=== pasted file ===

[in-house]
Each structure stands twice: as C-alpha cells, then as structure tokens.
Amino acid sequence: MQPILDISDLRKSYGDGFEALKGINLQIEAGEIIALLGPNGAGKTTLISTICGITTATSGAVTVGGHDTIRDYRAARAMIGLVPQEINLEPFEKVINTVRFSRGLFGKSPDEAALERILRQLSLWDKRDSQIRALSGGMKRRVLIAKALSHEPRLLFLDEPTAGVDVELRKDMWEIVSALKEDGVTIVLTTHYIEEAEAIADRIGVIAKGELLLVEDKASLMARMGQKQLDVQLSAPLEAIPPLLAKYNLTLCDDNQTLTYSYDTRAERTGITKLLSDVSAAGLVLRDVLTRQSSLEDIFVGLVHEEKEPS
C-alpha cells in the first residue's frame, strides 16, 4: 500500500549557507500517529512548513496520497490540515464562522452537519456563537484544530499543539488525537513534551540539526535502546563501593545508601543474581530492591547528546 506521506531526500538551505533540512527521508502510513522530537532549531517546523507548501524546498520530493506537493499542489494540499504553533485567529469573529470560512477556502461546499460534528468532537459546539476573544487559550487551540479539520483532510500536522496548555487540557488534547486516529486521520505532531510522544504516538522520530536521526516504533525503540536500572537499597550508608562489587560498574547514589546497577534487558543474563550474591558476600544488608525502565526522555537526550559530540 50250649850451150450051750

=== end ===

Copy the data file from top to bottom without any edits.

[in-house]
Each structure stands twice: as C-alpha cells, then as structure tokens.
Amino acid sequence: MQPILDISDLRKSYGDGFEALKGINLQIEAGEIIALLGPNGAGKTTLISTICGITTATSGAVTVGGHDTIRDYRAARAMIGLVPQEINLEPFEKVINTVRFSRGLFGKSPDEAALERILRQLSLWDKRDSQIRALSGGMKRRVLIAKALSHEPRLLFLDEPTAGVDVELRKDMWEIVSALKEDGVTIVLTTHYIEEAEAIADRIGVIAKGELLLVEDKASLMARMGQKQLDVQLSAPLEAIPPLLAKYNLTLCDDNQTLTYSYDTRAERTGITKLLSDVSAAGLVLRDVLTRQSSLEDIFVGLVHEEKEPS
C-alpha cells in the first residue's frame, strides 16, 4: 500500500549557507500517529512548513496520497490540515464562522452537519456563537484544530499543539488525537513534551540539526535502546563501593545508601543474581530492591547528546 506521506531526500538551505533540512527521508502510513522530537532549531517546523507548501524546498520530493506537493499542489494540499504553533485567529469573529470560512477556502461546499460534528468532537459546539476573544487559550487551540479539520483532510500536522496548555487540557488534547486516529486521520505532531510522544504516538522520530536521526516504533525503540536500572537499597550508608562489587560498574547514589546497577534487558543474563550474591558476600544488608525502565526522555537526550559530540 50250649850451150450051750